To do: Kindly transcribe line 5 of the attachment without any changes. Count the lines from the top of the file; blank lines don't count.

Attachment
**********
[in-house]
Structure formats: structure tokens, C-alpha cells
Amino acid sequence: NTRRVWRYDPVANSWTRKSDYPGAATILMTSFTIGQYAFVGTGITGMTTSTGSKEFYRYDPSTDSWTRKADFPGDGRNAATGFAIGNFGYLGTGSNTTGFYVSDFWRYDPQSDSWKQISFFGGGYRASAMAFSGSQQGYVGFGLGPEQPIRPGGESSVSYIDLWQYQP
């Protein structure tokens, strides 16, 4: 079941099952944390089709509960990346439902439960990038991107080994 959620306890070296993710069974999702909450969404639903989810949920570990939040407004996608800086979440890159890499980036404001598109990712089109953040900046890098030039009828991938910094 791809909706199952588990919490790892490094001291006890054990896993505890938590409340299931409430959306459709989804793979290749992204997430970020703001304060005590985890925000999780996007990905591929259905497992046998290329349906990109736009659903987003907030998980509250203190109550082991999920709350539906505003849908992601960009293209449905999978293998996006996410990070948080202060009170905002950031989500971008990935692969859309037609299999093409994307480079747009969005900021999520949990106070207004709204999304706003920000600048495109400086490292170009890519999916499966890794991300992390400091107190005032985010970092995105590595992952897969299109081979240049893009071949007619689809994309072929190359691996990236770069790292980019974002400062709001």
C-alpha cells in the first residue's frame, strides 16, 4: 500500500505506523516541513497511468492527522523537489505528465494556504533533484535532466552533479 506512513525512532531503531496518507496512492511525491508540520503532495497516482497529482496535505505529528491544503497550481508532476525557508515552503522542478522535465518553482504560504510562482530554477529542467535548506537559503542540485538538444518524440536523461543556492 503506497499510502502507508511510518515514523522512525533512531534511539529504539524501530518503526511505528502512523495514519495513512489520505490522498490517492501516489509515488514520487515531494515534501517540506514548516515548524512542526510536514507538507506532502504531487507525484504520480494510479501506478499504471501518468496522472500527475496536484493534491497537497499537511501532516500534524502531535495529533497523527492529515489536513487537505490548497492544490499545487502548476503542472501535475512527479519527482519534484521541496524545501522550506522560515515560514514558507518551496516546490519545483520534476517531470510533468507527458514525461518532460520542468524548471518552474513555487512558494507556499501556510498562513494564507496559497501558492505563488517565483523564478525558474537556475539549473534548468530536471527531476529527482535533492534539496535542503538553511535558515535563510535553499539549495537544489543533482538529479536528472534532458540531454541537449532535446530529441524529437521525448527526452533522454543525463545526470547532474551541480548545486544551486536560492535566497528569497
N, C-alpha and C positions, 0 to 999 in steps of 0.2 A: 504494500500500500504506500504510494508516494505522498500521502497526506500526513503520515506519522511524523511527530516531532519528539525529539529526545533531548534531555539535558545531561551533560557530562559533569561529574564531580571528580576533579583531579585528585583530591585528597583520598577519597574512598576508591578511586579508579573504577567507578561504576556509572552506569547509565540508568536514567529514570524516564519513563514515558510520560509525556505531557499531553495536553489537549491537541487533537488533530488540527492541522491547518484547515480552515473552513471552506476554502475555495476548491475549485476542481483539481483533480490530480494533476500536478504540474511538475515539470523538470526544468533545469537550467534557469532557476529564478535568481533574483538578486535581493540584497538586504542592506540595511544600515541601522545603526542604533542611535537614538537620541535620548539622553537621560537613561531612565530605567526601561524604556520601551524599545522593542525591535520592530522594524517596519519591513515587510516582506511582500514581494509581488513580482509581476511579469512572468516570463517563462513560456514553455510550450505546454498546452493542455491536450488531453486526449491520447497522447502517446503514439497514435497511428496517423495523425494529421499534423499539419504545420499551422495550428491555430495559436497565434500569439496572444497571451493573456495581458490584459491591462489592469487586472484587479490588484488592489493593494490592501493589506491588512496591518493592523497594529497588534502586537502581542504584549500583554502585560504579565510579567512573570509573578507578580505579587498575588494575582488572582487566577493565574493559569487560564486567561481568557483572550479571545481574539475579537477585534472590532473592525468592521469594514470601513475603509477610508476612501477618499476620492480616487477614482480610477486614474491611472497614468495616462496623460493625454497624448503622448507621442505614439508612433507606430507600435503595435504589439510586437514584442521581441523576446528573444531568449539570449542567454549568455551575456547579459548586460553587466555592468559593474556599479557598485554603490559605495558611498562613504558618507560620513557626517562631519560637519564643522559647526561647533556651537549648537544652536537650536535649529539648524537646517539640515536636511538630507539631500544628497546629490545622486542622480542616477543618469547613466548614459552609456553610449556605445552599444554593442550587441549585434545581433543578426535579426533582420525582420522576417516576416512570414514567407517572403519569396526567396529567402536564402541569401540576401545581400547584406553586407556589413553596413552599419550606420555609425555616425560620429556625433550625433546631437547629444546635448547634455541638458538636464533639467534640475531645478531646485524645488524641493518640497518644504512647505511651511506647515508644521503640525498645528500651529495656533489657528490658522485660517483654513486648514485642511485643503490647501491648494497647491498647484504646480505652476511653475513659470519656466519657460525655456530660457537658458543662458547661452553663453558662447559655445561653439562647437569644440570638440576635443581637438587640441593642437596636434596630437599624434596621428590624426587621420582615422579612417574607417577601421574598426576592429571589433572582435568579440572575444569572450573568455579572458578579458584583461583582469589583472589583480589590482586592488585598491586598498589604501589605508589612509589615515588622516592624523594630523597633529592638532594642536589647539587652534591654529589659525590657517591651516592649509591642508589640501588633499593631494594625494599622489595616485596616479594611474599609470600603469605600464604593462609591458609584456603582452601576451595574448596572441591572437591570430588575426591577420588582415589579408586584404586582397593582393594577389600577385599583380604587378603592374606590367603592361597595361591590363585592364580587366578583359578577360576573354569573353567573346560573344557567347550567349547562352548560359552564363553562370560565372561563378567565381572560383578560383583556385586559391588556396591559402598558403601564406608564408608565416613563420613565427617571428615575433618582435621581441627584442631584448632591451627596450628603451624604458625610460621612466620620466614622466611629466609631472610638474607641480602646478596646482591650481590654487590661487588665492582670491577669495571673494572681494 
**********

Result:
C-alpha cells in the first residue's frame, strides 16, 4: 500500500505506523516541513497511468492527522523537489505528465494556504533533484535532466552533479 506512513525512532531503531496518507496512492511525491508540520503532495497516482497529482496535505505529528491544503497550481508532476525557508515552503522542478522535465518553482504560504510562482530554477529542467535548506537559503542540485538538444518524440536523461543556492 503506497499510502502507508511510518515514523522512525533512531534511539529504539524501530518503526511505528502512523495514519495513512489520505490522498490517492501516489509515488514520487515531494515534501517540506514548516515548524512542526510536514507538507506532502504531487507525484504520480494510479501506478499504471501518468496522472500527475496536484493534491497537497499537511501532516500534524502531535495529533497523527492529515489536513487537505490548497492544490499545487502548476503542472501535475512527479519527482519534484521541496524545501522550506522560515515560514514558507518551496516546490519545483520534476517531470510533468507527458514525461518532460520542468524548471518552474513555487512558494507556499501556510498562513494564507496559497501558492505563488517565483523564478525558474537556475539549473534548468530536471527531476529527482535533492534539496535542503538553511535558515535563510535553499539549495537544489543533482538529479536528472534532458540531454541537449532535446530529441524529437521525448527526452533522454543525463545526470547532474551541480548545486544551486536560492535566497528569497